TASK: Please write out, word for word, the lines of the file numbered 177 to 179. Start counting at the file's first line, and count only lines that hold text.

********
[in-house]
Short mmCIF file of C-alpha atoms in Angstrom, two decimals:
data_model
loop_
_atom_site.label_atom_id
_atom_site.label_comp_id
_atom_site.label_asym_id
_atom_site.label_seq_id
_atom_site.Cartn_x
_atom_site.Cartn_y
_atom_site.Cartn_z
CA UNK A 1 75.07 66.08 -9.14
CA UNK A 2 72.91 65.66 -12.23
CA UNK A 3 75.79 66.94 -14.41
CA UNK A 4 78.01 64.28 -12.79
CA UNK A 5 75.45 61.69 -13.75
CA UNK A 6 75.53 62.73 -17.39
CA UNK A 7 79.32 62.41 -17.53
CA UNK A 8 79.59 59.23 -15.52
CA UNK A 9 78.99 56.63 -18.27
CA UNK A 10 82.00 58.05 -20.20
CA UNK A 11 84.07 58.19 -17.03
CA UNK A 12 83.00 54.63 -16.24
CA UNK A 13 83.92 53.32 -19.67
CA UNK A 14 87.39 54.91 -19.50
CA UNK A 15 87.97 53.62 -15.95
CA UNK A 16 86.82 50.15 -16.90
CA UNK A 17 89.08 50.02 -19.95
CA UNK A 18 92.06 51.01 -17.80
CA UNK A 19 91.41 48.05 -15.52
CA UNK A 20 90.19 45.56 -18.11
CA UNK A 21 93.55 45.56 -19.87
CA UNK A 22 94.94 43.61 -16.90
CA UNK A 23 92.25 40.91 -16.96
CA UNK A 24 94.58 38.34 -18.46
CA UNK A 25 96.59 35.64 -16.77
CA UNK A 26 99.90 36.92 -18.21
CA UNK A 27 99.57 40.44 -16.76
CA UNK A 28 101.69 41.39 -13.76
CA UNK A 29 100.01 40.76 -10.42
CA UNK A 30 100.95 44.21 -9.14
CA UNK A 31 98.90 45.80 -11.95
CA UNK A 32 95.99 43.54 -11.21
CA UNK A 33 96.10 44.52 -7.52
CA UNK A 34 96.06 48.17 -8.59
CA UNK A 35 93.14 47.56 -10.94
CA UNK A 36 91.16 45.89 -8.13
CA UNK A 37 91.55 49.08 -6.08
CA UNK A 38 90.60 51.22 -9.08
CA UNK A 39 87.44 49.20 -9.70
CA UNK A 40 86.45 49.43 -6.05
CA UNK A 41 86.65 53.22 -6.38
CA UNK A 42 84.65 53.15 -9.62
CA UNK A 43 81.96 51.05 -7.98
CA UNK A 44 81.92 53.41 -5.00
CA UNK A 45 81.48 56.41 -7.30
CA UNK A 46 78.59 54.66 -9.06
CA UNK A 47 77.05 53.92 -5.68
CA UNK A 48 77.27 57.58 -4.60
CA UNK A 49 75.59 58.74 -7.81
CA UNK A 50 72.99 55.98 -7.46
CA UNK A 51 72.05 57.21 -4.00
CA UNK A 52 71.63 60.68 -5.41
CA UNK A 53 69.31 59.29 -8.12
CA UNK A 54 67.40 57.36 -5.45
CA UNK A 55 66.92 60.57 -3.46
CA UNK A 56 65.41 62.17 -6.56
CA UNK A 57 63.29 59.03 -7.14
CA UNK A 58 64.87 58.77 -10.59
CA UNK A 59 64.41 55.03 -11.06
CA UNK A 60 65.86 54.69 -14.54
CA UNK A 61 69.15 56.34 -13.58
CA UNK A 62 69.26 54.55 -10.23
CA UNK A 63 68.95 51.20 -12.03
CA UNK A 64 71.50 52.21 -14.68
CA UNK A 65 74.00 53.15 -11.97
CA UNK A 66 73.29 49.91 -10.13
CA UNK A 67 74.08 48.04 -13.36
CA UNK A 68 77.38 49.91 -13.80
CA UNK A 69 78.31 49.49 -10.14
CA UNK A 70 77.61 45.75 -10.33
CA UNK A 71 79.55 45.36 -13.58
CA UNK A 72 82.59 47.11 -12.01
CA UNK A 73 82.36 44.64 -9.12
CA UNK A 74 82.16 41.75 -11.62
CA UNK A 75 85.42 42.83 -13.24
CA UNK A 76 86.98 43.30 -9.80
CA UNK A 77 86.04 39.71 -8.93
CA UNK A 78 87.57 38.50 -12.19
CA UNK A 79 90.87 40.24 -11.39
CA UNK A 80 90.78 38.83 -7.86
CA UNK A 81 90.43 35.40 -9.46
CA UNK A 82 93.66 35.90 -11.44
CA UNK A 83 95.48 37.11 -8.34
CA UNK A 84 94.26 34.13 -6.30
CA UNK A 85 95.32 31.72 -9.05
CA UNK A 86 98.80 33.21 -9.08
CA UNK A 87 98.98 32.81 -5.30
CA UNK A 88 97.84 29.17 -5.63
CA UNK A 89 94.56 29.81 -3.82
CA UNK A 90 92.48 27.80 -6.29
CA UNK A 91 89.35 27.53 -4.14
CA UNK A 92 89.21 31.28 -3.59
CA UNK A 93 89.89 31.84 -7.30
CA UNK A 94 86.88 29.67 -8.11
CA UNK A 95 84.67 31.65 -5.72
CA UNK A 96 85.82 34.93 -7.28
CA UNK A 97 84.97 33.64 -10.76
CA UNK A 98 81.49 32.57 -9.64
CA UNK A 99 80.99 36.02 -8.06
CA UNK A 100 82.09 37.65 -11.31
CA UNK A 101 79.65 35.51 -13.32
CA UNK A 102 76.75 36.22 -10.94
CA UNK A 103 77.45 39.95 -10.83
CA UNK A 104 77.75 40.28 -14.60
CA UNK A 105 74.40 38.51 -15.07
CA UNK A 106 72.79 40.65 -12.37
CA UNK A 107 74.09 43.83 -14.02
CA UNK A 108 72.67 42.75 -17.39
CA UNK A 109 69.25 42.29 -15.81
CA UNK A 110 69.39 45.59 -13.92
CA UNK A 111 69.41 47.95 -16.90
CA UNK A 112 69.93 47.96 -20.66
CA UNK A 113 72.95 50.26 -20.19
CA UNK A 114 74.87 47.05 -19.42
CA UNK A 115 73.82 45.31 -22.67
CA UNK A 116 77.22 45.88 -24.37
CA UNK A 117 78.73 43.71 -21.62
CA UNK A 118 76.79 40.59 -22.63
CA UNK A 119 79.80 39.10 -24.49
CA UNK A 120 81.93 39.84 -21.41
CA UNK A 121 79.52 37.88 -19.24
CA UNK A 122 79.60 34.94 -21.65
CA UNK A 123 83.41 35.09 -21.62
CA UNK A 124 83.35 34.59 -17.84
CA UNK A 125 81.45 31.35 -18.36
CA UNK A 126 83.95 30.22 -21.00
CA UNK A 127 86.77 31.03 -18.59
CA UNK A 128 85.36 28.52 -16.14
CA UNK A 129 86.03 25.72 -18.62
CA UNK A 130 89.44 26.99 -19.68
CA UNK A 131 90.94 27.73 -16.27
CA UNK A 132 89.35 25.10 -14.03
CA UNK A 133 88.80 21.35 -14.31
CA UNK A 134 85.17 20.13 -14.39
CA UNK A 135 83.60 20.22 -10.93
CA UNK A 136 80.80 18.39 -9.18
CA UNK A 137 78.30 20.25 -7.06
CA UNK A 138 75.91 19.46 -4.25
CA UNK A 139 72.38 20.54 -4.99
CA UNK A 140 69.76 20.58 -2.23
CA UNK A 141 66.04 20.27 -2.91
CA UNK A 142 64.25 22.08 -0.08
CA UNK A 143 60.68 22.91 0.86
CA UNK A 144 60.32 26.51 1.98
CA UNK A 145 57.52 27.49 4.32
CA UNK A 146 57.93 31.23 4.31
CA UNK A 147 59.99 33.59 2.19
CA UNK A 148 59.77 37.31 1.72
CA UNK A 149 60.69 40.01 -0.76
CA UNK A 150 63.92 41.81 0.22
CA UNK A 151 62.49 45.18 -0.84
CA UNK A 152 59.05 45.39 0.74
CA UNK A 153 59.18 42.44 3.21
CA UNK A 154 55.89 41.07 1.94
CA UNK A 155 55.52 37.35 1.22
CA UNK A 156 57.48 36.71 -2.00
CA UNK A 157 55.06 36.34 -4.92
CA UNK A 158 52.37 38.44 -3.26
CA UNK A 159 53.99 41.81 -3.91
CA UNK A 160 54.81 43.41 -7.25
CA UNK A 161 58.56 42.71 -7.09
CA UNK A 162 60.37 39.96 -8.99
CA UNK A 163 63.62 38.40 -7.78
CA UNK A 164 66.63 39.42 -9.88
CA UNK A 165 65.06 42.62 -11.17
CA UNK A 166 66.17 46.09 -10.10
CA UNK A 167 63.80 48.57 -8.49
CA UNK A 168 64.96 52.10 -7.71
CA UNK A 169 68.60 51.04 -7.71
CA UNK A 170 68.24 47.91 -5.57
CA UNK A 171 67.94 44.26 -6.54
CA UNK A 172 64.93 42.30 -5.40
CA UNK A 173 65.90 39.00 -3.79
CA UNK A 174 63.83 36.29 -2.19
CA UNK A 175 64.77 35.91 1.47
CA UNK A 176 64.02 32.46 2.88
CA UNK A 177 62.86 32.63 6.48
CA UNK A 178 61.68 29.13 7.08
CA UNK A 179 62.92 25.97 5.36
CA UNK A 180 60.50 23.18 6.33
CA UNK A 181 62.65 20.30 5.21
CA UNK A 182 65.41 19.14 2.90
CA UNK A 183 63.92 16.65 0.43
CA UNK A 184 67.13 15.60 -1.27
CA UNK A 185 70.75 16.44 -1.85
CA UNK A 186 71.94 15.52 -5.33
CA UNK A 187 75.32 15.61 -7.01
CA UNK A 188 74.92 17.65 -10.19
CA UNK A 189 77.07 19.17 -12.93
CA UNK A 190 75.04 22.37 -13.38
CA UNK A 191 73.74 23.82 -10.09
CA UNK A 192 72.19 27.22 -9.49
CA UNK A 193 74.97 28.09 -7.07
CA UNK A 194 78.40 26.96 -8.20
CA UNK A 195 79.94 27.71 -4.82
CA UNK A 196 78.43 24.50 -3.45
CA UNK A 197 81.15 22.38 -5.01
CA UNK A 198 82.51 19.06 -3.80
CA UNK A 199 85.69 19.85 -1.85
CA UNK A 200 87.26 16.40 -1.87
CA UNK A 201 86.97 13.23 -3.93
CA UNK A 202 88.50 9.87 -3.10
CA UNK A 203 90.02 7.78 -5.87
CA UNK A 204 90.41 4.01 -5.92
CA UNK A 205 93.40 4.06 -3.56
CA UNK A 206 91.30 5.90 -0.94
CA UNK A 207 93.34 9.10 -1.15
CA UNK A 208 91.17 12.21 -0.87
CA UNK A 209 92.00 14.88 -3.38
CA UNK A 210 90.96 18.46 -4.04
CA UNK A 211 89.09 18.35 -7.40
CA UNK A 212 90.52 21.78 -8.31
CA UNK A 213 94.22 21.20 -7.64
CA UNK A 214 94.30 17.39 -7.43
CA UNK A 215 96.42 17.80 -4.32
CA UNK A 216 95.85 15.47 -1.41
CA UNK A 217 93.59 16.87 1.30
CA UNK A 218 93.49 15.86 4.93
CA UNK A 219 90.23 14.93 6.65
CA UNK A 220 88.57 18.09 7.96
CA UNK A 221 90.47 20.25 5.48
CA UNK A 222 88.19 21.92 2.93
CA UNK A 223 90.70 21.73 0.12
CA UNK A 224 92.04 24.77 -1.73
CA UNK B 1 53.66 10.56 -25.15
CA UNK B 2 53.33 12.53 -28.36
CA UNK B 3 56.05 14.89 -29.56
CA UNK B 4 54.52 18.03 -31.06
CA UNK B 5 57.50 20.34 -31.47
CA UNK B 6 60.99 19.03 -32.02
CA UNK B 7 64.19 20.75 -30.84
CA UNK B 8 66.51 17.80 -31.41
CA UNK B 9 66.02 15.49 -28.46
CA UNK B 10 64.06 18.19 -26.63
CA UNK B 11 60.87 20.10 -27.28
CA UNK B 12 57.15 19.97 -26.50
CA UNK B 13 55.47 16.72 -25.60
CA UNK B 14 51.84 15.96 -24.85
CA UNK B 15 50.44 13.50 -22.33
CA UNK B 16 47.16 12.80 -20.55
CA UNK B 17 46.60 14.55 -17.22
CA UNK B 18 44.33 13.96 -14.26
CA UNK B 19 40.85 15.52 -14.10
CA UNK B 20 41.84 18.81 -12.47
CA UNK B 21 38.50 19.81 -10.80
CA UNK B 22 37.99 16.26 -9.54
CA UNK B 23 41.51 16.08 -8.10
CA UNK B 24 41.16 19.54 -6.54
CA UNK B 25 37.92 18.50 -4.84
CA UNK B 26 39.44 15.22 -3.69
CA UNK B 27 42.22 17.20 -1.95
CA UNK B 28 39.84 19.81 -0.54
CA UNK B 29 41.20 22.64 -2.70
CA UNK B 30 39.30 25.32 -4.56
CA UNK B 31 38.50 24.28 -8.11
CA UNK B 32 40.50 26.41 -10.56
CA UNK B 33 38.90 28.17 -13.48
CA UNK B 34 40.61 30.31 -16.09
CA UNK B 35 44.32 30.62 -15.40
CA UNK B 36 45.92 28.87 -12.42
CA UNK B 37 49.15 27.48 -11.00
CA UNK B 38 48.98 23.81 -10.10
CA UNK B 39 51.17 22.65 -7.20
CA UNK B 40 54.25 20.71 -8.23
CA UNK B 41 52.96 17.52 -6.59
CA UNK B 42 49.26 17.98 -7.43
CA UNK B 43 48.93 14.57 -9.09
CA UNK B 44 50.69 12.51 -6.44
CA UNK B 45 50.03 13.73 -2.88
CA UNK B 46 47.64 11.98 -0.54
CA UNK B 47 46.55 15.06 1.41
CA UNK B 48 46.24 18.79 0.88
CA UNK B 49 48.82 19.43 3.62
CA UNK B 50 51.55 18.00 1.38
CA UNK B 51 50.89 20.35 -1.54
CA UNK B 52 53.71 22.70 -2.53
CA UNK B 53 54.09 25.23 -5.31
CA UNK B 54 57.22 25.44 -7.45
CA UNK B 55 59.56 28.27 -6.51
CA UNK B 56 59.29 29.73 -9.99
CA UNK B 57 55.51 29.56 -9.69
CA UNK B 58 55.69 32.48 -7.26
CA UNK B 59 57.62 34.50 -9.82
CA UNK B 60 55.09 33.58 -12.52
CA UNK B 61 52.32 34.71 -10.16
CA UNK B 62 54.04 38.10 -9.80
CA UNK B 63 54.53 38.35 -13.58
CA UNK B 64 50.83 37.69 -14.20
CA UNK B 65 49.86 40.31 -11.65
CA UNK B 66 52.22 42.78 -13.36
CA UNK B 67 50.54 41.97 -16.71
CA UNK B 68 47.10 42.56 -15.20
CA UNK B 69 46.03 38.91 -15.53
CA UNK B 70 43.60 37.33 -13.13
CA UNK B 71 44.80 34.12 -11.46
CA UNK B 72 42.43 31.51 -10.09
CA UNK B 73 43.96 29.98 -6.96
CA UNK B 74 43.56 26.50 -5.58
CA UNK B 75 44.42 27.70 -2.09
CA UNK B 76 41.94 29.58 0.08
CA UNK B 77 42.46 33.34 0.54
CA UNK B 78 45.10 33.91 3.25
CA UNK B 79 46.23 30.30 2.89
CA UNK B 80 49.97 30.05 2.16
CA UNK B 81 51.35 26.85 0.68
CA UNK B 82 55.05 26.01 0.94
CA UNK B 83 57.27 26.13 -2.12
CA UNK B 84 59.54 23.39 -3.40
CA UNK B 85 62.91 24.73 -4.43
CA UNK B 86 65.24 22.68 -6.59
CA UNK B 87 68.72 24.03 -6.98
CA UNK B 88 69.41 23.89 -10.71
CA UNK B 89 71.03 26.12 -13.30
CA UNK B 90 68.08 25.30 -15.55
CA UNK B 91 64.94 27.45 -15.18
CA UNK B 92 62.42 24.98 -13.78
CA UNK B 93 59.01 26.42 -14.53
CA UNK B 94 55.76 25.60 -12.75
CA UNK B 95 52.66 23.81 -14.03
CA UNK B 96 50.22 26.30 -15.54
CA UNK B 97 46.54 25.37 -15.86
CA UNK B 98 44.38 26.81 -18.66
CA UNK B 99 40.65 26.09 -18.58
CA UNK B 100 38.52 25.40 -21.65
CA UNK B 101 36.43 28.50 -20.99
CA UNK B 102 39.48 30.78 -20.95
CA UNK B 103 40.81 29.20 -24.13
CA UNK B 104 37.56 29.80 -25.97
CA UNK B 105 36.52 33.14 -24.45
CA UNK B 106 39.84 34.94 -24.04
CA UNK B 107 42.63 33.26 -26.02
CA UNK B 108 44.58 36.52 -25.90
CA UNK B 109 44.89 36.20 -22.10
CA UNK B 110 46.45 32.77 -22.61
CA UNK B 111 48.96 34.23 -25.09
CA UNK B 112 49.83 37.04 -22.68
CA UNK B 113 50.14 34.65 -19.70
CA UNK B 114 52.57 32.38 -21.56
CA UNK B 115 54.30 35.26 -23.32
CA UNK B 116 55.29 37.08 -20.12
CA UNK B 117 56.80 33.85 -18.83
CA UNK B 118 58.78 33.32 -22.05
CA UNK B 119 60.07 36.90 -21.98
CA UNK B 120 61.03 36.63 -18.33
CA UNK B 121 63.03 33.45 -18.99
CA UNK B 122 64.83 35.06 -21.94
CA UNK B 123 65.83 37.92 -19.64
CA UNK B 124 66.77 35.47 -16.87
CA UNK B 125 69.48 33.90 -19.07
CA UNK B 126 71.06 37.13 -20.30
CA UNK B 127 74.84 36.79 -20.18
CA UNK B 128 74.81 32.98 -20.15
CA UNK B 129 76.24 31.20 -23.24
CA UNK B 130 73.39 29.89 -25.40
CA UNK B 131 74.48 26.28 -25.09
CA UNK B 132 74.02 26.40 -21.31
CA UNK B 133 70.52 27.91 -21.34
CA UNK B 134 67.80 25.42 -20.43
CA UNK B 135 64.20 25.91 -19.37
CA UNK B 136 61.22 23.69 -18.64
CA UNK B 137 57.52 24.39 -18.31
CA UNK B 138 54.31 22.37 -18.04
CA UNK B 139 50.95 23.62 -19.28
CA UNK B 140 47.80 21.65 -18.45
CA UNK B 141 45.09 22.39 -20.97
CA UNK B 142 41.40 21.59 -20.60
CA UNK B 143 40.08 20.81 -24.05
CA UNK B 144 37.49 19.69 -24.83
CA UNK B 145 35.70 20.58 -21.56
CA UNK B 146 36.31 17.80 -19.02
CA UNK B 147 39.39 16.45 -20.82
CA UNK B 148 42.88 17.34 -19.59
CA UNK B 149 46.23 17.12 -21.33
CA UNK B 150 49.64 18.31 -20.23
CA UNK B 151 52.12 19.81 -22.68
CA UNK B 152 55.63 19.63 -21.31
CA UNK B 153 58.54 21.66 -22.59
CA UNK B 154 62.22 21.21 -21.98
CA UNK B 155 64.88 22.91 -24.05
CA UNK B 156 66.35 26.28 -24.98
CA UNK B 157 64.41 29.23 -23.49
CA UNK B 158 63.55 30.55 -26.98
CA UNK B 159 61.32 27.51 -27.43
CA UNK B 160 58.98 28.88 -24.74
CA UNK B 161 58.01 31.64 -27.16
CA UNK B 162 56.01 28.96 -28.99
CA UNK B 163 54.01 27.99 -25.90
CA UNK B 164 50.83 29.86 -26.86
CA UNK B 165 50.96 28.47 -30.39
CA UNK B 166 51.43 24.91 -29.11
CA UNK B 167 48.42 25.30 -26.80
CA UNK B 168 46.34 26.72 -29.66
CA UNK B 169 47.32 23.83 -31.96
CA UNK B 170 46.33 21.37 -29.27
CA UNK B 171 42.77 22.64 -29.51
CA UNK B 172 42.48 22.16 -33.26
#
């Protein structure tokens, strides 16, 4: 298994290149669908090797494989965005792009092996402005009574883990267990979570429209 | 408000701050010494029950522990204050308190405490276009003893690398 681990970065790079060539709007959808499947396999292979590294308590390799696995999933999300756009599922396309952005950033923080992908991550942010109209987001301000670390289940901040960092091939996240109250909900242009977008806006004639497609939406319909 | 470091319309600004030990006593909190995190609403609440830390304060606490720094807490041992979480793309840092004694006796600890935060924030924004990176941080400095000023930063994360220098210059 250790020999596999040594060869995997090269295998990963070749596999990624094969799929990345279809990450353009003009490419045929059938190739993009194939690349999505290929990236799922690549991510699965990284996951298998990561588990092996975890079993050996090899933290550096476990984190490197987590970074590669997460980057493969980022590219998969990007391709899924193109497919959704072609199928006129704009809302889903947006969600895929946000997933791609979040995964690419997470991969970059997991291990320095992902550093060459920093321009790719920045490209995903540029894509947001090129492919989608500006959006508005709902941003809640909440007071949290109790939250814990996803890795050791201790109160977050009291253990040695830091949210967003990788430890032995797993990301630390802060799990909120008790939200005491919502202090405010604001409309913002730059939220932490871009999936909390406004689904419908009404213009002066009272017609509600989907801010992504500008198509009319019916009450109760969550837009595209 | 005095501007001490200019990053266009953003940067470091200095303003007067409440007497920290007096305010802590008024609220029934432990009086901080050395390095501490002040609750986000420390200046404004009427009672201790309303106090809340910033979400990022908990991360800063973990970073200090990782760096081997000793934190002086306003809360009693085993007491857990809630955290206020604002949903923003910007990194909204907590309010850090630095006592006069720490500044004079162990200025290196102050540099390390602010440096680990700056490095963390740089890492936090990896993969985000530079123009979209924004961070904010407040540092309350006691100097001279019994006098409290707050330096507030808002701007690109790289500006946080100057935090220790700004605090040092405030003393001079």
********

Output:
CA UNK A 166 66.17 46.09 -10.10
CA UNK A 167 63.80 48.57 -8.49
CA UNK A 168 64.96 52.10 -7.71